-- The District of Columbia Department of Corrections admitted in August that it had illegally detained a deaf-mute man, who also has a serious mental illness, for 669 days on a minor misdemeanor charge (that ultimately was dropped) because it had lost his file. Jail records showed that the man never had visitors (not even the required public defender). The department director said it was "kind of unbelievable to me" that his agency could have done that.

People Different From Us

Brian D. Beaudoin, 42, who was charged in August in Providence, R.I., with embezzling more than $100,000 from his mother in an investment scheme, first aroused suspicions when the mother and her two daughters entered Beaudoin's private bedroom to search for papers and discovered what the Providence Journal called a "stomach-churning, garbage-strewn mess," including "moldy food and soiled clothes" and "bottles and jars of thick liquid with unusual substances floating in them." Beaudoin later admitted that he sometimes urinated in bottles because he was too lazy to go to the toilet, which was in the next room. The sisters told reporters they suspected Beaudoin was storing strange liquids in order to poison their mother for insurance money.

Least Competent People

From the Police Blotter column in the Oct. 30 San Jose (Calif.) Mercury News (during the nation's anthrax craze), about a mysterious bag of white powder that had been found in the waiting room of Good Samaritan Hospital the previous week: "The area was evacuated and the bag was secured by hospital staff and security personnel. Before the fire department or police department arrived, a security guard smelled and tasted the powder" and determined that it was not anthrax.


In June 1997, News of the Weird reported on Troy Hurtubise, a scrap-metal dealer from North Bay, Ontario, who had become so obsessed with grizzly bears that he had embarked on a 10-year, $100,000 project (sending him into bankruptcy) to build a suit out of rubber, steel and titanium that would enable him to safely wrestle a grizzly. In a December test at a special facility in British Columbia, Hurtubise hung a version of his long-awaited Ursus Mark VI suit in a cage, where it was promptly ripped up by a 1,200-pound Kodiak bear, forcing Hurtubise to go to plan B, in which he donned another suit and went face-to-face for 10 minutes not with the Kodiak but with a small, female grizzly. He said he would improve the suit and go face-to-face with a Kodiak later this year.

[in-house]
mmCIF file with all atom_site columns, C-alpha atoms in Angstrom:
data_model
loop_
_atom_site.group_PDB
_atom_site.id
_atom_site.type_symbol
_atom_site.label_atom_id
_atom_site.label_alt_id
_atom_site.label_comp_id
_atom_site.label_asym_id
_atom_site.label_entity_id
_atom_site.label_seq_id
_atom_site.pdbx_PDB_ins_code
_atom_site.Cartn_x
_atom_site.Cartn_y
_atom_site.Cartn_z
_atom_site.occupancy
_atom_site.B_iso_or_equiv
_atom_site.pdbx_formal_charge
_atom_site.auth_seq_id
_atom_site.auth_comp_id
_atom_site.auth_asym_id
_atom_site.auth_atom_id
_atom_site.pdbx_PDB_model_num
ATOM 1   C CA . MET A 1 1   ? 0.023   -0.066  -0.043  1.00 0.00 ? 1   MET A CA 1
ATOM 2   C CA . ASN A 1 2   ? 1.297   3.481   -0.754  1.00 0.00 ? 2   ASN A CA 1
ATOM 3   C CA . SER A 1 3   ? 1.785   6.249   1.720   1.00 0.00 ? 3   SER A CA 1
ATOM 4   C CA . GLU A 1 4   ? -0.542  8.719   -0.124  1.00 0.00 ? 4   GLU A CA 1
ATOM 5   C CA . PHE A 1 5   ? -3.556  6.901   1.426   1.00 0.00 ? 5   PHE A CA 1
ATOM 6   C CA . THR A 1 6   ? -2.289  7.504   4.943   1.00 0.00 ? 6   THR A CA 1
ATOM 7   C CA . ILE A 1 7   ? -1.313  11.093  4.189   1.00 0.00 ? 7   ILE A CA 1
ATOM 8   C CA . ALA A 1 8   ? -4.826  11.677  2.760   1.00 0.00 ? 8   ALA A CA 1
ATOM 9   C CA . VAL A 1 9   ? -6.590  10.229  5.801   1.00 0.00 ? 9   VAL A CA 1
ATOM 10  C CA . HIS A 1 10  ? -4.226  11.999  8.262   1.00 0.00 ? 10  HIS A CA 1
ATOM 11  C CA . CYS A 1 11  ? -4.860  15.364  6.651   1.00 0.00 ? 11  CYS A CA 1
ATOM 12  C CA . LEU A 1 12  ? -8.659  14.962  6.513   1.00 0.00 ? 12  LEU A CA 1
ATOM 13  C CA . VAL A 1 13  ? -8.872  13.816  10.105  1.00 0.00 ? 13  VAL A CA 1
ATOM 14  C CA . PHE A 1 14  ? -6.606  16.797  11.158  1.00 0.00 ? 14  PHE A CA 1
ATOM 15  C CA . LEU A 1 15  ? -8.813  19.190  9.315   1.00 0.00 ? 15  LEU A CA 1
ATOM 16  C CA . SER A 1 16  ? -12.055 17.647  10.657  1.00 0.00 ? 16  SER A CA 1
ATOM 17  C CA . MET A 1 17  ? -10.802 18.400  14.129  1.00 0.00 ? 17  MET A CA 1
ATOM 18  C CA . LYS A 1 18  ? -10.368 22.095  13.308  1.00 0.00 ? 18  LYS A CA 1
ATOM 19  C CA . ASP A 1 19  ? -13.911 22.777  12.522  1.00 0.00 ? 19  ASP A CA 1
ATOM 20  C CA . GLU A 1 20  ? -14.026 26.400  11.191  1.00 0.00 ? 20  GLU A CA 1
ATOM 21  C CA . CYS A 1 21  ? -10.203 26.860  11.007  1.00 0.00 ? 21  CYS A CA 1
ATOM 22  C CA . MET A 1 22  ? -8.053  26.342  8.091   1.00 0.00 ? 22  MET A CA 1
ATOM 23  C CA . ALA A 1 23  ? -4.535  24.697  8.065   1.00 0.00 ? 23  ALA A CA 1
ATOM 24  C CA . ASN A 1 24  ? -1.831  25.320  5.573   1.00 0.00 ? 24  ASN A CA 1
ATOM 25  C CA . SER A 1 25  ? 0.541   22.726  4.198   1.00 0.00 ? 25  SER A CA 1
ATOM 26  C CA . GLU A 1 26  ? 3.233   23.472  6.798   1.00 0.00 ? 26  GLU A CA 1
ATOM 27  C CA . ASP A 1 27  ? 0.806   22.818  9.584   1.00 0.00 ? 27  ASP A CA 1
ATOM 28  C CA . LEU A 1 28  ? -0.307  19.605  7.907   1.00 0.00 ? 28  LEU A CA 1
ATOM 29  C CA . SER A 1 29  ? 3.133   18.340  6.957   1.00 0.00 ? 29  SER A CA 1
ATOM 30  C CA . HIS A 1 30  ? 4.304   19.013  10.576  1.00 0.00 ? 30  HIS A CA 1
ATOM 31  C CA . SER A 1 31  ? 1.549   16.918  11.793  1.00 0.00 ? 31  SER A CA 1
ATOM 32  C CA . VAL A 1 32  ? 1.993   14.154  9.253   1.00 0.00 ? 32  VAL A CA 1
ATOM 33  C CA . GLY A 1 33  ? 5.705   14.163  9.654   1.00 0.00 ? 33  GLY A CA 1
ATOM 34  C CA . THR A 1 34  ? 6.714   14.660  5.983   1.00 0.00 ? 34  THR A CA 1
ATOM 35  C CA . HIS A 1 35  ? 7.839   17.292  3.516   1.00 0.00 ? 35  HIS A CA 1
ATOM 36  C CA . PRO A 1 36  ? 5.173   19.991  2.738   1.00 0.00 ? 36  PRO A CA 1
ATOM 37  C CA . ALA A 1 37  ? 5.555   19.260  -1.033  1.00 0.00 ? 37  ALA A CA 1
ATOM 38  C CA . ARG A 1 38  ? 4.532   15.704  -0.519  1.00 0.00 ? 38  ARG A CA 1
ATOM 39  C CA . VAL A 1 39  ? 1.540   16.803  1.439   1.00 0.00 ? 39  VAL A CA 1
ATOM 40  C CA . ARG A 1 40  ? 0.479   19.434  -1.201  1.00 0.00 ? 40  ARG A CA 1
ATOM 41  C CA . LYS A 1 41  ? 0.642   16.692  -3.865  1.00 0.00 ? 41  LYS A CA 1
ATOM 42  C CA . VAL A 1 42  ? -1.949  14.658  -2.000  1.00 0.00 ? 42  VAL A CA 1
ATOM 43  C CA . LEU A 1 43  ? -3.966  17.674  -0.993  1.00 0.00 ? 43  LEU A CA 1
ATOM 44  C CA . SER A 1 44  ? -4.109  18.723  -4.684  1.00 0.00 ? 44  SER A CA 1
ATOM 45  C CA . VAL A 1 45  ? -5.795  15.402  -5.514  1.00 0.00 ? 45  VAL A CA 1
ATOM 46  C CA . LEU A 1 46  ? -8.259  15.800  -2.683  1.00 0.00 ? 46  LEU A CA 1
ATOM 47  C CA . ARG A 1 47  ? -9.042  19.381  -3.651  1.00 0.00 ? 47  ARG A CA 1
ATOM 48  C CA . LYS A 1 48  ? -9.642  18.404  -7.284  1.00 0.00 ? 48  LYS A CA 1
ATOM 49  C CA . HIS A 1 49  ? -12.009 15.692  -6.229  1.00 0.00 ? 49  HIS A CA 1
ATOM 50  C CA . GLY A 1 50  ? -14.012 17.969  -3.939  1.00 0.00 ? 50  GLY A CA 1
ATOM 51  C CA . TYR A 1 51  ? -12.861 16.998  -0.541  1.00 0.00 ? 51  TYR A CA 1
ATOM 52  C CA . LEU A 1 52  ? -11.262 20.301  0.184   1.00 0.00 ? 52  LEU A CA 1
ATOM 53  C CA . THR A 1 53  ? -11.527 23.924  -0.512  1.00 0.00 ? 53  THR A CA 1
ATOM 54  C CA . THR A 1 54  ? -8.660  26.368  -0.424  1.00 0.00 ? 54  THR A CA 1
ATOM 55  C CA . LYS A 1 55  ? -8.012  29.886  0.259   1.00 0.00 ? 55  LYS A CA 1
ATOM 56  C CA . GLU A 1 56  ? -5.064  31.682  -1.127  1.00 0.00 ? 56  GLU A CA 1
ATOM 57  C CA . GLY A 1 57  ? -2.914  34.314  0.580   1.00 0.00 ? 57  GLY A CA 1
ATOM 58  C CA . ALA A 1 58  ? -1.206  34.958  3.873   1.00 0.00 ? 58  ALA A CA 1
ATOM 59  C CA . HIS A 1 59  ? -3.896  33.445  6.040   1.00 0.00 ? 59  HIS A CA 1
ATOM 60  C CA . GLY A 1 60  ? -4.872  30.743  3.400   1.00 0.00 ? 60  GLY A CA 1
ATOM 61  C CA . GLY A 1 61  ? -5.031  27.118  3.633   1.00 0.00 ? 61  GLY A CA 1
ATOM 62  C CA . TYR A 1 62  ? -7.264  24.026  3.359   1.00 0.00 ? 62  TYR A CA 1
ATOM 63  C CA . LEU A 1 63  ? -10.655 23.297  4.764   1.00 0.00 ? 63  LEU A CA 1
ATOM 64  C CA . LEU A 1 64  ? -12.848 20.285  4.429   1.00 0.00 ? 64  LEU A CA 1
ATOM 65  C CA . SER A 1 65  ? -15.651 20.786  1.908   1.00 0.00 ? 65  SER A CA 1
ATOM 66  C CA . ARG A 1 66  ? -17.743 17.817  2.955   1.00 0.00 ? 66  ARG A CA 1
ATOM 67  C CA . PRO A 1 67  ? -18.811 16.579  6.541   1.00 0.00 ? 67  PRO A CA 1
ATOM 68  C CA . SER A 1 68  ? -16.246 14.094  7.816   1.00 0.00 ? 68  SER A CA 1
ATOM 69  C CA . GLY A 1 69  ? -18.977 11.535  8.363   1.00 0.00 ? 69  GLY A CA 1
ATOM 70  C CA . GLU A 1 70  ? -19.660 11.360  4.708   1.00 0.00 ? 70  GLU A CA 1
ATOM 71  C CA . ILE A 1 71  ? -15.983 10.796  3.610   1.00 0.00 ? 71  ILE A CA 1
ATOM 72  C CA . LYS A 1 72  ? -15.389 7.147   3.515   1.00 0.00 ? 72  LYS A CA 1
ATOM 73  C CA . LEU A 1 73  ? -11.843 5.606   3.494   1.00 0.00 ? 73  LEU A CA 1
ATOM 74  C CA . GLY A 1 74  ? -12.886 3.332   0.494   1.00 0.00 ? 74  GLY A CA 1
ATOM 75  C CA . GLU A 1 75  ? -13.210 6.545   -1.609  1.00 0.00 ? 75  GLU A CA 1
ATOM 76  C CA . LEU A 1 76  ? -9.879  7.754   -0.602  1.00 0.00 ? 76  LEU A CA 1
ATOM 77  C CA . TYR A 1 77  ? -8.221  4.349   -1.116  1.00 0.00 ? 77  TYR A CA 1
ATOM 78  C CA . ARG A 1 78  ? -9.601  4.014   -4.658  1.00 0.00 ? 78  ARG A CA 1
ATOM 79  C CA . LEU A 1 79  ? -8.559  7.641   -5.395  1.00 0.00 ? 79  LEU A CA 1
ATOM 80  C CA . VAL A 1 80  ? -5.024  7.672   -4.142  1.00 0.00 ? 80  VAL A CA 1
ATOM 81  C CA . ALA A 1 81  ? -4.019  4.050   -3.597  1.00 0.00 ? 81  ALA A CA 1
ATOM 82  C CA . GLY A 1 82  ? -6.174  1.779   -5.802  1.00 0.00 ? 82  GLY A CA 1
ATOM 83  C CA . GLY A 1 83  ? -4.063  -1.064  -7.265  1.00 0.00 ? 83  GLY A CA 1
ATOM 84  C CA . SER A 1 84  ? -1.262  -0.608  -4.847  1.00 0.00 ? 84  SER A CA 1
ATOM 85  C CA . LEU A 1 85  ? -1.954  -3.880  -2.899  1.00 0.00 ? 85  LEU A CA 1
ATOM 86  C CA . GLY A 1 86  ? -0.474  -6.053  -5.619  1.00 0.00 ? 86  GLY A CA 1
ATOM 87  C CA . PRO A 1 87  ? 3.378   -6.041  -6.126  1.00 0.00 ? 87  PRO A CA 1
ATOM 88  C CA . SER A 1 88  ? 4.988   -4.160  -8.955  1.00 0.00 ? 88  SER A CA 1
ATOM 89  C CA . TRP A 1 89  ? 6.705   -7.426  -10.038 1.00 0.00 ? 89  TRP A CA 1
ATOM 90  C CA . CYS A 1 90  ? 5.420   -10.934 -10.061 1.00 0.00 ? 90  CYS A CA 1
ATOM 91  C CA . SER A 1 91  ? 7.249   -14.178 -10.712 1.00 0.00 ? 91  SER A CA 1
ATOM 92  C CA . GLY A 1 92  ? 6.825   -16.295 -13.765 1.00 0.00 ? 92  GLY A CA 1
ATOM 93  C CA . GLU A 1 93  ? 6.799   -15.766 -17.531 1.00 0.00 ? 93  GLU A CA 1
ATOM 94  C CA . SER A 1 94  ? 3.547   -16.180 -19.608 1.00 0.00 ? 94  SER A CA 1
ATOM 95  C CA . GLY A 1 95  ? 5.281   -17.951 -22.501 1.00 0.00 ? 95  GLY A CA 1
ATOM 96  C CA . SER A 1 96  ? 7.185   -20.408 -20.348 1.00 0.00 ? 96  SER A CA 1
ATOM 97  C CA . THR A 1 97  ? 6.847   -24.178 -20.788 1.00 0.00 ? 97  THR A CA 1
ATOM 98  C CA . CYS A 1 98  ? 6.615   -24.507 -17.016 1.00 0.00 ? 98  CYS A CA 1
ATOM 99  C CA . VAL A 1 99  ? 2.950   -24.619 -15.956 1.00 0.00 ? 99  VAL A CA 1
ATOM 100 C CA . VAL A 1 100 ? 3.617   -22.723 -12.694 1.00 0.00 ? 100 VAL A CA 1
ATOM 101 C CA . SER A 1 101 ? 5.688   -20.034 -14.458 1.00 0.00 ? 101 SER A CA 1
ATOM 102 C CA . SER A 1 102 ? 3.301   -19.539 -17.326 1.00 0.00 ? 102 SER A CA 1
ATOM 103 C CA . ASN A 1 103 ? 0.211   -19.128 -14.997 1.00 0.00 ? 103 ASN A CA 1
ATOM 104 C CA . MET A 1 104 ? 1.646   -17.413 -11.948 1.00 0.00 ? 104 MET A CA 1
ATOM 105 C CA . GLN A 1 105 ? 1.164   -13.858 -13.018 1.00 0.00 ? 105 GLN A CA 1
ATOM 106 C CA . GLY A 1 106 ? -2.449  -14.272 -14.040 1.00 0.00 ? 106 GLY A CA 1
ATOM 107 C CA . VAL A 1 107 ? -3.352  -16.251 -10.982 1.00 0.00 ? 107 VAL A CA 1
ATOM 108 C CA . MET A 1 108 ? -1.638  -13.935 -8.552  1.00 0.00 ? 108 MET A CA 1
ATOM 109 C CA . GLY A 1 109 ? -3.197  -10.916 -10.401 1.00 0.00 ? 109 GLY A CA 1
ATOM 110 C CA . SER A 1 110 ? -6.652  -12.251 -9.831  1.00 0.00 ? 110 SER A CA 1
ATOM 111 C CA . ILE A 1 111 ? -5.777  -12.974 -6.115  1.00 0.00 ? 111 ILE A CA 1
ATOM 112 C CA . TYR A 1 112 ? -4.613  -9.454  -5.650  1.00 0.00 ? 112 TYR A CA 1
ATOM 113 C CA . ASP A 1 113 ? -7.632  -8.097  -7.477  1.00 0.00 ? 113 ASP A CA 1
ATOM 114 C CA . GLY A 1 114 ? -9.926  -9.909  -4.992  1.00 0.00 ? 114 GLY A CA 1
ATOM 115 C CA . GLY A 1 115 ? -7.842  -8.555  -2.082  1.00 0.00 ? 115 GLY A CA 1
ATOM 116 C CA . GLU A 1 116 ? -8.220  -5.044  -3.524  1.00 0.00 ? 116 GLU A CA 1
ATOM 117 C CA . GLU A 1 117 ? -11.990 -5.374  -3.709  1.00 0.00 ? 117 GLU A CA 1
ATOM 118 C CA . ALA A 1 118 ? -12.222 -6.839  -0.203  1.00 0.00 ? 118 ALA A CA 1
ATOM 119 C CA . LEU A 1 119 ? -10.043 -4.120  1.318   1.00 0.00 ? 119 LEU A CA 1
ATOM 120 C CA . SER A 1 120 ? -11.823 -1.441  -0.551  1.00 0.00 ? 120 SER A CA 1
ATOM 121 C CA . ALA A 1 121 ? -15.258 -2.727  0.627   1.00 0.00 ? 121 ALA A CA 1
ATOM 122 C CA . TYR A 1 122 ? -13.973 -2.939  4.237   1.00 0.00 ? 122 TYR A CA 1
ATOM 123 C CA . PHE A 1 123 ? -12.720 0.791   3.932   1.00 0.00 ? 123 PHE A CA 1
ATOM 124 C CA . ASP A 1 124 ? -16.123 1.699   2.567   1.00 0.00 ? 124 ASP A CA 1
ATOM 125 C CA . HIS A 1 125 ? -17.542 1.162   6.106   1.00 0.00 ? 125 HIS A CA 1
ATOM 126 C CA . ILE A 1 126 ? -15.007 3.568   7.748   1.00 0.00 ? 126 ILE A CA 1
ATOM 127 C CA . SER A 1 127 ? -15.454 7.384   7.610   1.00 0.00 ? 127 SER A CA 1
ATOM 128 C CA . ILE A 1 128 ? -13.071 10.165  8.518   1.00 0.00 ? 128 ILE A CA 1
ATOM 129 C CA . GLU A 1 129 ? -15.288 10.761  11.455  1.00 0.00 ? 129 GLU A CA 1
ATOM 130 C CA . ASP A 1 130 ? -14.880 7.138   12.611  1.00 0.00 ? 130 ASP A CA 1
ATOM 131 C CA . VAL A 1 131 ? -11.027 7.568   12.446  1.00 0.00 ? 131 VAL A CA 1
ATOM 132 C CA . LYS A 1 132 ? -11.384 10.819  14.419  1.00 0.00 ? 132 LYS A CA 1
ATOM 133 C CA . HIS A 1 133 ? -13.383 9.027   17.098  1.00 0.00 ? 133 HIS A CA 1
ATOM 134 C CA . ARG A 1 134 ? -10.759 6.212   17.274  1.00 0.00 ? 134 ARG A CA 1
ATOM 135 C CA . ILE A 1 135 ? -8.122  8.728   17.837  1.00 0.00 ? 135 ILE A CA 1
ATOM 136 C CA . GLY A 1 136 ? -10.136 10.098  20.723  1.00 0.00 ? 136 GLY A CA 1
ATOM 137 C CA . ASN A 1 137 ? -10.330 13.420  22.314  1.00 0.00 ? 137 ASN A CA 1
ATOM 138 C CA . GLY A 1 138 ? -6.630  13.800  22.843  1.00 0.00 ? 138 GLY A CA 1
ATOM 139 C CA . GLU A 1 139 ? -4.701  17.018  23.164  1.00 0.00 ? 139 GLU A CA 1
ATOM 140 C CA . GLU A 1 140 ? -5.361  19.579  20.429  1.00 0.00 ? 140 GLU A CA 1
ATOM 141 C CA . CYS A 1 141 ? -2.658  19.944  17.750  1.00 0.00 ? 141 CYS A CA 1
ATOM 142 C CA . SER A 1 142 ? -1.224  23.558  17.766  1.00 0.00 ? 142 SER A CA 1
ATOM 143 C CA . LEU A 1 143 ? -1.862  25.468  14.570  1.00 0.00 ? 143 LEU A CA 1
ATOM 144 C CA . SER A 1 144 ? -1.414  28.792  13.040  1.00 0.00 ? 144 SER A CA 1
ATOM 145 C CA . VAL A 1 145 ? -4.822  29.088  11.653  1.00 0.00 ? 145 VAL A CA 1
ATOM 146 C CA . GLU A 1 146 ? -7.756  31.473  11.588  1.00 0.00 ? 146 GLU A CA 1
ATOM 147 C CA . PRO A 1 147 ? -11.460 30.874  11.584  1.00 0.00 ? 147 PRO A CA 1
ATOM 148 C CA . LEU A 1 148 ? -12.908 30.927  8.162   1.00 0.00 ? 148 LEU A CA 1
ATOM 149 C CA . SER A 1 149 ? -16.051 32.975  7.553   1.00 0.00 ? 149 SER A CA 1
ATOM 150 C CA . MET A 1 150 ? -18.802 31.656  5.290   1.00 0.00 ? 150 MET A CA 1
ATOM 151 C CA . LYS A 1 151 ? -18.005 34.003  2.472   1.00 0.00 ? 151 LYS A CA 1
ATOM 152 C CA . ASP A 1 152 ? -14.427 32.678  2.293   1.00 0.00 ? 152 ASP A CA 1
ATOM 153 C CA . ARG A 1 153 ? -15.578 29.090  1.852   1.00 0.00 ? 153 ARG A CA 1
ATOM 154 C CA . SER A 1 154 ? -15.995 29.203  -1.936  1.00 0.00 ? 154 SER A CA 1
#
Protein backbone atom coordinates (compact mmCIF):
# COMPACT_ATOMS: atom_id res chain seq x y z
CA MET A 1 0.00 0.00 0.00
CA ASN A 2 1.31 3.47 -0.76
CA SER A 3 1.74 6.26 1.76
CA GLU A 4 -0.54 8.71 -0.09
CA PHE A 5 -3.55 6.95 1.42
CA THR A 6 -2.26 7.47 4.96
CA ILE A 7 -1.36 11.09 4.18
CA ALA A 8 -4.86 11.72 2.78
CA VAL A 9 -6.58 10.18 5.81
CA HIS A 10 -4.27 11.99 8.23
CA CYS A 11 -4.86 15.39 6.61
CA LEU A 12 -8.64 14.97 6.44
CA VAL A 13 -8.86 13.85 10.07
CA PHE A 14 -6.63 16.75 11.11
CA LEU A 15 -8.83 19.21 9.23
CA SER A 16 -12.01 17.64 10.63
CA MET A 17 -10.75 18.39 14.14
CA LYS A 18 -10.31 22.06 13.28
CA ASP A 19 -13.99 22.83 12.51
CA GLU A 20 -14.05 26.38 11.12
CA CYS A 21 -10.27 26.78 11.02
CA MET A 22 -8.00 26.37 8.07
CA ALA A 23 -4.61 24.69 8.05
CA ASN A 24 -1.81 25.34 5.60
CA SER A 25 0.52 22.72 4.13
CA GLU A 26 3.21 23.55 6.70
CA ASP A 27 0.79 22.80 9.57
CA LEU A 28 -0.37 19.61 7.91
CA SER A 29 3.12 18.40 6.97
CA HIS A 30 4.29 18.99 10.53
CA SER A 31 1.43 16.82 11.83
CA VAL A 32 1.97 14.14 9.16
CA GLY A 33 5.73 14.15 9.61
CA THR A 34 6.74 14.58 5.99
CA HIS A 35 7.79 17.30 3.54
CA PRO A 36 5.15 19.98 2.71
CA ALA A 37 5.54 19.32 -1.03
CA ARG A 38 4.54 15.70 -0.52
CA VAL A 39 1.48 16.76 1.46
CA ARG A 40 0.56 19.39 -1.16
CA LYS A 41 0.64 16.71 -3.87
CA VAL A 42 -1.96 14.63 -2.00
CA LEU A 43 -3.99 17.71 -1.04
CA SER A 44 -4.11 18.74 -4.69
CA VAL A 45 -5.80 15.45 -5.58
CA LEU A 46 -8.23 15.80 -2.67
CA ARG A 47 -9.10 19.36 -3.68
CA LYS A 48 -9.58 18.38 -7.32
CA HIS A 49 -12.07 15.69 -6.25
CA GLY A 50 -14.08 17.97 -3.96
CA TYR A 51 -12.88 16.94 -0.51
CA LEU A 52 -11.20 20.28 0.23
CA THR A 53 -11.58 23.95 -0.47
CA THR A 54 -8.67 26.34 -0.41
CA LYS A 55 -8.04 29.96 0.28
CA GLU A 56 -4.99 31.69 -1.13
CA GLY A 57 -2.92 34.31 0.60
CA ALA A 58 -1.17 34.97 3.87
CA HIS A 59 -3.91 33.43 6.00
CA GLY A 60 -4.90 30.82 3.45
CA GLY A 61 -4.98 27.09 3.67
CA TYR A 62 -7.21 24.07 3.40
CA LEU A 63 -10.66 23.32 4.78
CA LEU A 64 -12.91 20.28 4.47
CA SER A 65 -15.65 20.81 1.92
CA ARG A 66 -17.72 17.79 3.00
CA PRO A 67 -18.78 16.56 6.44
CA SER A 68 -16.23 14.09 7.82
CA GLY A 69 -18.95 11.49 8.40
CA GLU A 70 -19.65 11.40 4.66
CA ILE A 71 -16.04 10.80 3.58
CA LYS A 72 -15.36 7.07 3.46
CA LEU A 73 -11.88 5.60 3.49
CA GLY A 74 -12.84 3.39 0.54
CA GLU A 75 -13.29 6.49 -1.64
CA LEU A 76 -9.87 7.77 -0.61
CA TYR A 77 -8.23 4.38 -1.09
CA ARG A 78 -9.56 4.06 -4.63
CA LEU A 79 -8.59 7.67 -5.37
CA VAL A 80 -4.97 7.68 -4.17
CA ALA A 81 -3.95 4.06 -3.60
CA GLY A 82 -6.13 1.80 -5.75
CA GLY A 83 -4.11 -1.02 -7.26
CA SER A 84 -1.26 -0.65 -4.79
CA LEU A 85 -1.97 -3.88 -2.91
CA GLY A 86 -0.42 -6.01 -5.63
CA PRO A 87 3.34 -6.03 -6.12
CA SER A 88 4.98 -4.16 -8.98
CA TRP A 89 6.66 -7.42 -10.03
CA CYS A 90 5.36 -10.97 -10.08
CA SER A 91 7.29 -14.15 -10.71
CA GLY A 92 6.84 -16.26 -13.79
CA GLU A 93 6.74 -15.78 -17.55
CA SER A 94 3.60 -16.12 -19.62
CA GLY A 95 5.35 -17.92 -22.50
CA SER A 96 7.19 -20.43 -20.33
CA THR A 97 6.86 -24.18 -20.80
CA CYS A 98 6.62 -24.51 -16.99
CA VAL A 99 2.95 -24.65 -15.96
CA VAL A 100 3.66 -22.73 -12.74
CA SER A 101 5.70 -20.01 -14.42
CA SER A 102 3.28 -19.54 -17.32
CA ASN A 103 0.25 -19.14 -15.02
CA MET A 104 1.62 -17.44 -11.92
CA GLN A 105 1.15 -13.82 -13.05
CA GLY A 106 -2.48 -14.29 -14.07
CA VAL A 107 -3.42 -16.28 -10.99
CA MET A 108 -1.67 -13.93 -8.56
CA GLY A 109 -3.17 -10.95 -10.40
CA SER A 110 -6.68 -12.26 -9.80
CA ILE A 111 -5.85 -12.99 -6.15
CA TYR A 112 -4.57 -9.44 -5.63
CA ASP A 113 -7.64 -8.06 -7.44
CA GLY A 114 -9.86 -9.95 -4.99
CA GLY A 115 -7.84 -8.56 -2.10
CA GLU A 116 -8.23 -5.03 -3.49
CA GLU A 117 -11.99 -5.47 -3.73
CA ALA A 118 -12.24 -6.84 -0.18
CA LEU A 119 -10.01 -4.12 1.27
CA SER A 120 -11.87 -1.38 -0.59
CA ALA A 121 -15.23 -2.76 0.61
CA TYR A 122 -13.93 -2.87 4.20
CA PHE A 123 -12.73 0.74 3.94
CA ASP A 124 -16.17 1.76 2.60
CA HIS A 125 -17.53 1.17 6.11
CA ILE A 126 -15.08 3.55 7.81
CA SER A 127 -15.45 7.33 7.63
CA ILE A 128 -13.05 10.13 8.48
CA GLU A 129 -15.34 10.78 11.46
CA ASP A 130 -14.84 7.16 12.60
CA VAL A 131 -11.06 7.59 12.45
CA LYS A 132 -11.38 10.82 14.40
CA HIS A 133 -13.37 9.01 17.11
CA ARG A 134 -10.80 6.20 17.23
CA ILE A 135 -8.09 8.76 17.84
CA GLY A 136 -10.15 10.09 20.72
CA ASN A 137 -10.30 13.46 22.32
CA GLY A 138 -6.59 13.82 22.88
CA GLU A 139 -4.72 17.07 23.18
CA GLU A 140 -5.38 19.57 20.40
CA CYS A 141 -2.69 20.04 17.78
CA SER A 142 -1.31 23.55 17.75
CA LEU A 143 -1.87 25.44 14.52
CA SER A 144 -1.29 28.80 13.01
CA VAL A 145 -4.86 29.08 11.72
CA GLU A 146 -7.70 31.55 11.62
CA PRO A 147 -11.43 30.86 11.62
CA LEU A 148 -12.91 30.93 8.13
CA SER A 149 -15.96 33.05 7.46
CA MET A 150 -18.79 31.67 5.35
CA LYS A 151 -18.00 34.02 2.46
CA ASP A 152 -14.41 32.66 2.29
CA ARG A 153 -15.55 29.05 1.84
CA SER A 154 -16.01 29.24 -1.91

No Longer Weird

Adding to the list of stories that were formerly weird but which now occur with such frequency that they must be retired from circulation: (49) The hit-and-run driver who, either impaired or incompetent, drives on, oblivious to the victim (or parts of the victim's vehicle) being embedded in the grill or windshield of his car, as did a 25-year-old man in Pueblo, Colo., in November (14 miles with the motorcycle he hit stuck in his grill). And (50) the "man bites dog" stories in which a criminal suspect, cornered by a police dog, manages to get in a bite himself, before the dog subdues him (resulting in an additional battery charge against the suspect), as happened to a 28-year-old man in Virginia Beach, Va., in December.

And, in the Last Month ...

Ms. Takako Konishi, 28, was found dead, of probable suicide, in Detroit Lakes, Minn., six days after being spotted in Bismarck, N.D., inquiring how to find the money that had been buried by a character in the movie "Fargo." A Tokyo hospital official was ordered by a court to pay about $2,350 to a colleague whom he had verbally assaulted at a board meeting last year by calling him an "idiot" or a "moron" 74 times. Yale Divinity School dean Ralph William Franklin resigned over charges of mismanagement, including using Yale funds to pay for clearly personal expenses, in "flagrant violation" of his contract. An environmental official in Kagoshima, Japan, was arrested for threatening to knife a bar owner if he didn't start separating his garbage according to the country's strict trash laws.